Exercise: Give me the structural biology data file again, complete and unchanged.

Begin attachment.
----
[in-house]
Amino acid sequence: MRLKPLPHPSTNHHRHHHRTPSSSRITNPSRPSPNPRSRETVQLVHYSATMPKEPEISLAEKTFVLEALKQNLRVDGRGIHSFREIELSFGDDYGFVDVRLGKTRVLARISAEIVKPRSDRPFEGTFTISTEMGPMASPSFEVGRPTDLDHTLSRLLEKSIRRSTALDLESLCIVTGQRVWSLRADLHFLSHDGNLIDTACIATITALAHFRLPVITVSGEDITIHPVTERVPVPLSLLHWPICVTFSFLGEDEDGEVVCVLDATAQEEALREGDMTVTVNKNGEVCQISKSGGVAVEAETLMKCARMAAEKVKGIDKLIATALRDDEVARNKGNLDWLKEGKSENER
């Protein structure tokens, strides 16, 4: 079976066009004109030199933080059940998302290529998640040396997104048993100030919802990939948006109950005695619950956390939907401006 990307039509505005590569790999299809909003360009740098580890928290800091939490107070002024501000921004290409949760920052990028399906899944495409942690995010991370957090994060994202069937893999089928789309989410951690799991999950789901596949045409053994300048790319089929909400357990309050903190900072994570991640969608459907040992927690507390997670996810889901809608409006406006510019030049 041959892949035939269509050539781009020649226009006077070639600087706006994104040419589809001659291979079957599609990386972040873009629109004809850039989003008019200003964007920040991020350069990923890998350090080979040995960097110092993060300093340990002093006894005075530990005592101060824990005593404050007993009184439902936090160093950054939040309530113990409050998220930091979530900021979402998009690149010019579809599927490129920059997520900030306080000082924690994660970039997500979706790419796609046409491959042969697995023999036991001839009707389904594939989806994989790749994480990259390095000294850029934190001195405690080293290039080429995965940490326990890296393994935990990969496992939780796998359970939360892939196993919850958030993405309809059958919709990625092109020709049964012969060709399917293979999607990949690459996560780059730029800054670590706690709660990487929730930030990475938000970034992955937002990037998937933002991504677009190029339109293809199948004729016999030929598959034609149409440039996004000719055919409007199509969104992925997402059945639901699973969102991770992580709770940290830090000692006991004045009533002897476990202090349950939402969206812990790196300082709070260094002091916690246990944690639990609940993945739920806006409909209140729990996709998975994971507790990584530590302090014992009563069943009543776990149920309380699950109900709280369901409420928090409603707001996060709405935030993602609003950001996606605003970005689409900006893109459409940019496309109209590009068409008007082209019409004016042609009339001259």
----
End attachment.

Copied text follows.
[in-house]
Amino acid sequence: MRLKPLPHPSTNHHRHHHRTPSSSRITNPSRPSPNPRSRETVQLVHYSATMPKEPEISLAEKTFVLEALKQNLRVDGRGIHSFREIELSFGDDYGFVDVRLGKTRVLARISAEIVKPRSDRPFEGTFTISTEMGPMASPSFEVGRPTDLDHTLSRLLEKSIRRSTALDLESLCIVTGQRVWSLRADLHFLSHDGNLIDTACIATITALAHFRLPVITVSGEDITIHPVTERVPVPLSLLHWPICVTFSFLGEDEDGEVVCVLDATAQEEALREGDMTVTVNKNGEVCQISKSGGVAVEAETLMKCARMAAEKVKGIDKLIATALRDDEVARNKGNLDWLKEGKSENER
């Protein structure tokens, strides 16, 4: 079976066009004109030199933080059940998302290529998640040396997104048993100030919802990939948006109950005695619950956390939907401006 990307039509505005590569790999299809909003360009740098580890928290800091939490107070002024501000921004290409949760920052990028399906899944495409942690995010991370957090994060994202069937893999089928789309989410951690799991999950789901596949045409053994300048790319089929909400357990309050903190900072994570991640969608459907040992927690507390997670996810889901809608409006406006510019030049 041959892949035939269509050539781009020649226009006077070639600087706006994104040419589809001659291979079957599609990386972040873009629109004809850039989003008019200003964007920040991020350069990923890998350090080979040995960097110092993060300093340990002093006894005075530990005592101060824990005593404050007993009184439902936090160093950054939040309530113990409050998220930091979530900021979402998009690149010019579809599927490129920059997520900030306080000082924690994660970039997500979706790419796609046409491959042969697995023999036991001839009707389904594939989806994989790749994480990259390095000294850029934190001195405690080293290039080429995965940490326990890296393994935990990969496992939780796998359970939360892939196993919850958030993405309809059958919709990625092109020709049964012969060709399917293979999607990949690459996560780059730029800054670590706690709660990487929730930030990475938000970034992955937002990037998937933002991504677009190029339109293809199948004729016999030929598959034609149409440039996004000719055919409007199509969104992925997402059945639901699973969102991770992580709770940290830090000692006991004045009533002897476990202090349950939402969206812990790196300082709070260094002091916690246990944690639990609940993945739920806006409909209140729990996709998975994971507790990584530590302090014992009563069943009543776990149920309380699950109900709280369901409420928090409603707001996060709405935030993602609003950001996606605003970005689409900006893109459409940019496309109209590009068409008007082209019409004016042609009339001259």